Via Freakonomics Radio, with guest Edward Glaeser, who recently published a book called “Triumph of the City: How Our Greatest Innovation Makes Us Richer, Smarter, Greener, Healthier, and Happier.”
The author makes a couple interesting points:
1. Cities are green. Contrary to the first impression most people have of equating cities with smog and suburbs with green grass & blue skies, cities are actually better for Mother Earth than the suburbs. More walking, more public transportation, smaller living spaces to heat & cool… He makes some good points.
2. But what I found most interesting was this paragraph condemning the public education system:
“Certainly for anyone who’s a parent, like myself, the suburban school districts offer huge enticement to leave cities. And this is really a question of how we’ve decided to structure our schools. So I want you to just imagine, if, for example, instead of having a New York restaurant scene that was dominated by private entrepreneurs, who competed wildly with each other, trying to come up with new, new things and, you know, the bad restaurants collapsed, the good restaurants go on to cooking show fame, and you have these powerful forces of competition and innovation working. Imagine instead if there was a food superintendent, who operated a system of canteens, where the menus were decided at the local level, and every New Yorker had to eat in these canteens. Well, the food will be awful, and that’s kind of what we’ve decided to do with schooling. That instead of harnessing the urban ability to provide innovation, competition, new entry, we’ve put together a system where we turned all that system off. And we’ve allowed a huge advantage for a local, public monopoly. It’s very, very difficult to fix this.”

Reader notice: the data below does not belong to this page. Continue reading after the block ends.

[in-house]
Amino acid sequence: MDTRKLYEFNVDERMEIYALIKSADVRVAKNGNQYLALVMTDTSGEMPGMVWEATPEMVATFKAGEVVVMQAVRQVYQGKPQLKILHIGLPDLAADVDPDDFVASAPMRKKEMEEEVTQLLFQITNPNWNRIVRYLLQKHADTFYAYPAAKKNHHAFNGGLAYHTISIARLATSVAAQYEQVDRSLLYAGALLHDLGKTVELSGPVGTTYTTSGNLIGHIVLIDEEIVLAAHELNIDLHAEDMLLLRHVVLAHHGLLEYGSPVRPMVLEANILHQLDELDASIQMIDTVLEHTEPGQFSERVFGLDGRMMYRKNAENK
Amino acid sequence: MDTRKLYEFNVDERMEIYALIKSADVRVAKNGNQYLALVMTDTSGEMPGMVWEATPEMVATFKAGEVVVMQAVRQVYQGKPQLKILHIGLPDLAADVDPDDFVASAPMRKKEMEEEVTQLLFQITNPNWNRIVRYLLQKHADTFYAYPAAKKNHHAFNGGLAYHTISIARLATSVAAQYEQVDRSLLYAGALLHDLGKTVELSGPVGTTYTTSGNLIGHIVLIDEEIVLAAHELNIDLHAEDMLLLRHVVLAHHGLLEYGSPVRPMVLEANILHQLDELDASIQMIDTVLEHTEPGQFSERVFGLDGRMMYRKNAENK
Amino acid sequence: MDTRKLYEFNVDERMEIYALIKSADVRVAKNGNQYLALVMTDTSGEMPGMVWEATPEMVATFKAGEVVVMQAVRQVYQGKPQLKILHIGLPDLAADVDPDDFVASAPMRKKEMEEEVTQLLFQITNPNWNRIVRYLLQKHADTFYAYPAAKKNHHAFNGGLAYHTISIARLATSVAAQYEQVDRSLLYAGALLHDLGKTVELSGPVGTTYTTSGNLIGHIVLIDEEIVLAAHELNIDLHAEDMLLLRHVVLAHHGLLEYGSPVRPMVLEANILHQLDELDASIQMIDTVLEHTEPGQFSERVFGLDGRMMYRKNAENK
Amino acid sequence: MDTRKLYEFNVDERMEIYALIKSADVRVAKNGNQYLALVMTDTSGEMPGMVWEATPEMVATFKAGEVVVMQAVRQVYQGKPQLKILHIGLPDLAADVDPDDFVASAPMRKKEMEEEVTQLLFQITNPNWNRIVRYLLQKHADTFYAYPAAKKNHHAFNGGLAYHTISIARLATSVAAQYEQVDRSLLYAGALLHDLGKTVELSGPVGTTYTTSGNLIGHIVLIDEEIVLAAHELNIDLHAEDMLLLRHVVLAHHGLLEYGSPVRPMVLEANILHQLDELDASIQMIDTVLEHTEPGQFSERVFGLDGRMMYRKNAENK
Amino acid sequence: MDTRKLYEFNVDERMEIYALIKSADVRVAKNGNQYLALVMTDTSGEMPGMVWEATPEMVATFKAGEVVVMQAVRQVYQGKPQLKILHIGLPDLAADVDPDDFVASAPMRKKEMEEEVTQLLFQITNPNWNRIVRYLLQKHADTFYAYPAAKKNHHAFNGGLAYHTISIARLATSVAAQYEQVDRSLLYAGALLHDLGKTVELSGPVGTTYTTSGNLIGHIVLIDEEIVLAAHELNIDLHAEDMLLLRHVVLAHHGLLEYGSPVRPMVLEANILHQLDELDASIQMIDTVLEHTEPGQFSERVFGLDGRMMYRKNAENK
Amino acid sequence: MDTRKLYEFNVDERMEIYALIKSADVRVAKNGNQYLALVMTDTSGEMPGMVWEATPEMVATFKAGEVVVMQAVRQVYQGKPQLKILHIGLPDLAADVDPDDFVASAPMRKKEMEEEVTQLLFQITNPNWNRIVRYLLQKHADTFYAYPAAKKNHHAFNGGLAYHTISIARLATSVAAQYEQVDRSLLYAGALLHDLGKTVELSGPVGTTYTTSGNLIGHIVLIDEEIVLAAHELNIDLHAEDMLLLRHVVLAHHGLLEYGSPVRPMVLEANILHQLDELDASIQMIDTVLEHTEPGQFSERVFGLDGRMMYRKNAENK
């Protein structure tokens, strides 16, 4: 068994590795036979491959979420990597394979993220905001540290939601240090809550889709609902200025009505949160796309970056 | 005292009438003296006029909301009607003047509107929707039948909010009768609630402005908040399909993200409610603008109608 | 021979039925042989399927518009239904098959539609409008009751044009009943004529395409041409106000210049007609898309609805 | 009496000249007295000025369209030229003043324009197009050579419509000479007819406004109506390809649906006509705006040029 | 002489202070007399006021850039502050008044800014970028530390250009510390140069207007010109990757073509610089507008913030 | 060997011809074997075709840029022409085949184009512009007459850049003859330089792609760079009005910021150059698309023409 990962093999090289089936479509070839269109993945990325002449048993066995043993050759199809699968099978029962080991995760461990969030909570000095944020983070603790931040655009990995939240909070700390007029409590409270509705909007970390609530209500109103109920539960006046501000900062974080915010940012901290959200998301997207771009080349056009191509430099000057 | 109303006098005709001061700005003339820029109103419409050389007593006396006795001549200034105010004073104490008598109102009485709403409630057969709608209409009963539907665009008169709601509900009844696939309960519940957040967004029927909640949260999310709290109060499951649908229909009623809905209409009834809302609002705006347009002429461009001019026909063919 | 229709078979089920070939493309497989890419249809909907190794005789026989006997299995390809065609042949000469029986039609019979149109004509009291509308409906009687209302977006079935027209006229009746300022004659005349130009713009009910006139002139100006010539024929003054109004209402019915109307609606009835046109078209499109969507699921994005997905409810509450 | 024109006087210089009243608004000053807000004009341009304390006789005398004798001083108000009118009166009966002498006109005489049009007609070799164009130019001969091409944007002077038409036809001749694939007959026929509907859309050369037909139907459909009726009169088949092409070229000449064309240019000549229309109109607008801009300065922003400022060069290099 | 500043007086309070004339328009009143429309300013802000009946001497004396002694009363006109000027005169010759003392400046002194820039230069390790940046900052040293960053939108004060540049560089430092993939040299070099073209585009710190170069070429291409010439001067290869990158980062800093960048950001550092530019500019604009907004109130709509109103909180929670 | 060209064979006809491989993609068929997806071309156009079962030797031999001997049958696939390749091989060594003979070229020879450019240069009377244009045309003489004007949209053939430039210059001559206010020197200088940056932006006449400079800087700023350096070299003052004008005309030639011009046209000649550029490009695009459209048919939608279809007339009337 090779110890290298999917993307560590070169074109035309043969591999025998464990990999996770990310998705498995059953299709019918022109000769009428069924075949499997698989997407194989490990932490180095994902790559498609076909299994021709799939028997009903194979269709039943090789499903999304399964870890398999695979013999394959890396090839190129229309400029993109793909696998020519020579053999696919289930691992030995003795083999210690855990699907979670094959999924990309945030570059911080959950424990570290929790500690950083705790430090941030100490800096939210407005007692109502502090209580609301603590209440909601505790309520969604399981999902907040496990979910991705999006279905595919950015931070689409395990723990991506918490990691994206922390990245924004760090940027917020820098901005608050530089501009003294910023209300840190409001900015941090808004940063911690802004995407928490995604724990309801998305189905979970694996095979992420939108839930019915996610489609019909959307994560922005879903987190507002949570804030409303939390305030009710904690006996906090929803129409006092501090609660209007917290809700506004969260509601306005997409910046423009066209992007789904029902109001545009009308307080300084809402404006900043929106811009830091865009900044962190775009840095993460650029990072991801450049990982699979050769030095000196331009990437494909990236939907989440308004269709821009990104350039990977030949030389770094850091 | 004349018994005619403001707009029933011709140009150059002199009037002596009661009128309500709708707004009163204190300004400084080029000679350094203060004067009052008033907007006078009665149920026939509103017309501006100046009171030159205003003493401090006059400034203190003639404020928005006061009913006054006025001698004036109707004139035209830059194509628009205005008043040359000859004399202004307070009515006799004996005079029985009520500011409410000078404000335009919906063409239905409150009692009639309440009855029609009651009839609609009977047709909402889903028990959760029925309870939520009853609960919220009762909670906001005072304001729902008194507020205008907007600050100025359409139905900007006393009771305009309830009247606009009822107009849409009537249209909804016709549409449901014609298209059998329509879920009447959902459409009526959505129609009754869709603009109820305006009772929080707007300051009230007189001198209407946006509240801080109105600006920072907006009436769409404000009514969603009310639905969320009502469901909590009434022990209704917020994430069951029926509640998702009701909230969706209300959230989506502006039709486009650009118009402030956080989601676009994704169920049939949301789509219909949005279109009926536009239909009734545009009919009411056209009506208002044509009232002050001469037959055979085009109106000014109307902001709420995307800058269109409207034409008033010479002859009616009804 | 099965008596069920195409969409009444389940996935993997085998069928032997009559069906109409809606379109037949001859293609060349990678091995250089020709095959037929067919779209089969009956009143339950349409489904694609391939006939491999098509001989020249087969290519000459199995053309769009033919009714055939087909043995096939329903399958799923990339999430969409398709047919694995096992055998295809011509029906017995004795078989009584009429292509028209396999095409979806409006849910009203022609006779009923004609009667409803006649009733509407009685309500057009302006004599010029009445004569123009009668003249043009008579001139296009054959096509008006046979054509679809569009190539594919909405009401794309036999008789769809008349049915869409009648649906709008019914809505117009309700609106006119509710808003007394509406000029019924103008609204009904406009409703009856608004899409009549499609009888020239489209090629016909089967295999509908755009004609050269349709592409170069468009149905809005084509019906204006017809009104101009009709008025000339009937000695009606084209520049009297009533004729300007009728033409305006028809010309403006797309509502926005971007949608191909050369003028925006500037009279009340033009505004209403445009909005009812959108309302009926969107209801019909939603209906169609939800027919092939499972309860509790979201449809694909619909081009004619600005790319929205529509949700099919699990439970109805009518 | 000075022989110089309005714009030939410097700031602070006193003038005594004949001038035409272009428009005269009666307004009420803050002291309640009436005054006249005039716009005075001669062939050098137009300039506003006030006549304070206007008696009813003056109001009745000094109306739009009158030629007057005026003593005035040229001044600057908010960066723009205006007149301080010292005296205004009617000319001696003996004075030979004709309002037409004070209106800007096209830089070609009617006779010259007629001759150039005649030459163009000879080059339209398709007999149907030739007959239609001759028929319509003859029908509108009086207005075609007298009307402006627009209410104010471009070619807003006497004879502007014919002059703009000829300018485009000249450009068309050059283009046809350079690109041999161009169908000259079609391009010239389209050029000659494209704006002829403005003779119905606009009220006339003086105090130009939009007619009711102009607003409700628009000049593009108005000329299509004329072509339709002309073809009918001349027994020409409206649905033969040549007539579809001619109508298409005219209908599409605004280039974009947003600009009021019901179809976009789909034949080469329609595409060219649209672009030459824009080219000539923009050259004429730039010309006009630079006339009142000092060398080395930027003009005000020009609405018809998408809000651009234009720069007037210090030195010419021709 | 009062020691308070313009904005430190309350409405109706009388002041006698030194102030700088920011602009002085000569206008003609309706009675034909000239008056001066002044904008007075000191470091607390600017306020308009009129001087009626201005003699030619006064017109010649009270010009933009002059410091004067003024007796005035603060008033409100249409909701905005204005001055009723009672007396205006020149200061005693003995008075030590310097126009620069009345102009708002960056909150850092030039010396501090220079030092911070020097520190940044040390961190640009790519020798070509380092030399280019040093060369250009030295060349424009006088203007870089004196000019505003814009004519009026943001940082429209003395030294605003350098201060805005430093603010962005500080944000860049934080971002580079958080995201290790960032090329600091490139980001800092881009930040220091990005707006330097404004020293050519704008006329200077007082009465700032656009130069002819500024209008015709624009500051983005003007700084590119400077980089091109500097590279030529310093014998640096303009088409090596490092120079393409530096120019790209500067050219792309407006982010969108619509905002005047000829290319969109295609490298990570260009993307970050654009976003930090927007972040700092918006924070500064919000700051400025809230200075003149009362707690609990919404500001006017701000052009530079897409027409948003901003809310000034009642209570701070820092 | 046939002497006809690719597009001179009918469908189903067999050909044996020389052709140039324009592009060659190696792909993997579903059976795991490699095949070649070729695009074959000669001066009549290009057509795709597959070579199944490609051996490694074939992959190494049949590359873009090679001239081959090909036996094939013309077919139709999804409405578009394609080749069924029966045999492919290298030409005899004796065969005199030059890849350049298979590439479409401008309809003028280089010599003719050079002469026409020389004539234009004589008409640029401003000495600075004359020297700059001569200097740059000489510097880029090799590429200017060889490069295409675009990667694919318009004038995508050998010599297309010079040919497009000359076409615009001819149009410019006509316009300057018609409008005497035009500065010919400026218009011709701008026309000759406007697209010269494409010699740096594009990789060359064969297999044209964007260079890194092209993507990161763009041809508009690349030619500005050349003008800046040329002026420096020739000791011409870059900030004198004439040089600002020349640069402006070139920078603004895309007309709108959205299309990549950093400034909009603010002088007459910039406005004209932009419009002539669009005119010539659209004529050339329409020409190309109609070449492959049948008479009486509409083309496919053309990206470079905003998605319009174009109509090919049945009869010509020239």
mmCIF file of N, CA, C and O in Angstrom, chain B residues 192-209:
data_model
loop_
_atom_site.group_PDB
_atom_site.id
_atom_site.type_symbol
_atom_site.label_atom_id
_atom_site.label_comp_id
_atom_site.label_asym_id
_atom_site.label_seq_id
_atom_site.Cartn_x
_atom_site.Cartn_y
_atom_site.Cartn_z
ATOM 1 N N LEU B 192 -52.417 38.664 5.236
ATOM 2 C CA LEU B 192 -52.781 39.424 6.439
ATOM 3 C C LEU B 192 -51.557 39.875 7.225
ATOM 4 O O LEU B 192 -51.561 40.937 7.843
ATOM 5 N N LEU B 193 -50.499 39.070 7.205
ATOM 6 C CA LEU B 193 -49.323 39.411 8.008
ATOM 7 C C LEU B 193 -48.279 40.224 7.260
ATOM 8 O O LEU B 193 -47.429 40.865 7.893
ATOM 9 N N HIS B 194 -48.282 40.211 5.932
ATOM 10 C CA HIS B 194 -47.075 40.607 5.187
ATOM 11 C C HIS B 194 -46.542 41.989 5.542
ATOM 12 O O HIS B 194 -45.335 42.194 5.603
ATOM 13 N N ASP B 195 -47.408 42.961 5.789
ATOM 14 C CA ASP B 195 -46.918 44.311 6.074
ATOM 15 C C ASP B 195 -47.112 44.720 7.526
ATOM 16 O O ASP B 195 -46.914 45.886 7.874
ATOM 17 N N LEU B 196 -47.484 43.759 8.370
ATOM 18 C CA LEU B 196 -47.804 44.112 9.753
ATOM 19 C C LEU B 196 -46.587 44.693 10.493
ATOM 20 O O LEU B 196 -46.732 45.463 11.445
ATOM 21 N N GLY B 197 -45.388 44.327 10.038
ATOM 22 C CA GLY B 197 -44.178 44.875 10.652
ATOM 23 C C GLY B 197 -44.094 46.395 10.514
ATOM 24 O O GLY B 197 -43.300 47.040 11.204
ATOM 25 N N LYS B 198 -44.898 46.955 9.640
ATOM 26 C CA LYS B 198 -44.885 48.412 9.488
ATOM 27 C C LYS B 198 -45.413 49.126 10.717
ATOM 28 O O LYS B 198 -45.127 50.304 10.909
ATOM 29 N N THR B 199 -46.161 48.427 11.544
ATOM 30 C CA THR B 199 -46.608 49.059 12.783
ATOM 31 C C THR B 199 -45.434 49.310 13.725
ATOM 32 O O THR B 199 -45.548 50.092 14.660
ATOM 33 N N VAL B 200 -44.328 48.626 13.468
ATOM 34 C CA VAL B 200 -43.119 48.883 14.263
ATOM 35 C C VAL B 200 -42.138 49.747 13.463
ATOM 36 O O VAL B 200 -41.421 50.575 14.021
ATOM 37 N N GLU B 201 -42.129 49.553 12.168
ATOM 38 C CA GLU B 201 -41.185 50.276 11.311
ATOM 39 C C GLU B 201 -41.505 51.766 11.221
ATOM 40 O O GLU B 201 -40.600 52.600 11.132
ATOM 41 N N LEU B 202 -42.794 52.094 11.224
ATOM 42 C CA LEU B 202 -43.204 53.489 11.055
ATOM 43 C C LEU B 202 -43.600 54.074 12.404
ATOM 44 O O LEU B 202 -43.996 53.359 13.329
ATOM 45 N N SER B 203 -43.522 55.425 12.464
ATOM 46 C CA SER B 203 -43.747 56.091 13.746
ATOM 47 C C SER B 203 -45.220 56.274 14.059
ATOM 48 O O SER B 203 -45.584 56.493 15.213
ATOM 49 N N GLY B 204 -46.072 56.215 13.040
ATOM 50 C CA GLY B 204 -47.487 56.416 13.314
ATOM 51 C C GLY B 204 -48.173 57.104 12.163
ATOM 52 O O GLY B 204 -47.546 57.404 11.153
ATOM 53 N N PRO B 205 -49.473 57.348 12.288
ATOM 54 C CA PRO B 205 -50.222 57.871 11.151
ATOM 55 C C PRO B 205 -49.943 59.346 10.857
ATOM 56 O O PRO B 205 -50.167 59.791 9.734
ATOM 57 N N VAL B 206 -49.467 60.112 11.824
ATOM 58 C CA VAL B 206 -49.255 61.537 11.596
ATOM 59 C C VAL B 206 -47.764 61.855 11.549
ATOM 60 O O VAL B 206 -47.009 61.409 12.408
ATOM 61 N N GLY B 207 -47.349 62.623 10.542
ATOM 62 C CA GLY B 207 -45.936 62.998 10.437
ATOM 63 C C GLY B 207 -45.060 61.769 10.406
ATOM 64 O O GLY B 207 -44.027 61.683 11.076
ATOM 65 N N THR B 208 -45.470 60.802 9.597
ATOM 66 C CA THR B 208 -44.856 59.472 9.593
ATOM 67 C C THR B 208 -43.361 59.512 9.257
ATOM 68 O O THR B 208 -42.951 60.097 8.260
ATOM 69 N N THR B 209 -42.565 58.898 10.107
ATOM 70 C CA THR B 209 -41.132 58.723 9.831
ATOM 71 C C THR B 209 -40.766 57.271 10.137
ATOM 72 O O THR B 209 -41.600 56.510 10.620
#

I think charter schools are a step in the right direction. I would love to see an expansion of a system where there are more private or quasi-private (charter) options to choose from, where tax dollars followed the child to whichever school he/she attends. Good schools thrive & grow; bad schools wither and die.
The current system sounds efficient in theory: Superintendent drives overall mission; administration is centralized for the district; schools are left to teach. But theory rarely works in practice, and this is no exception.
Your would love to one day run a private school Realtor,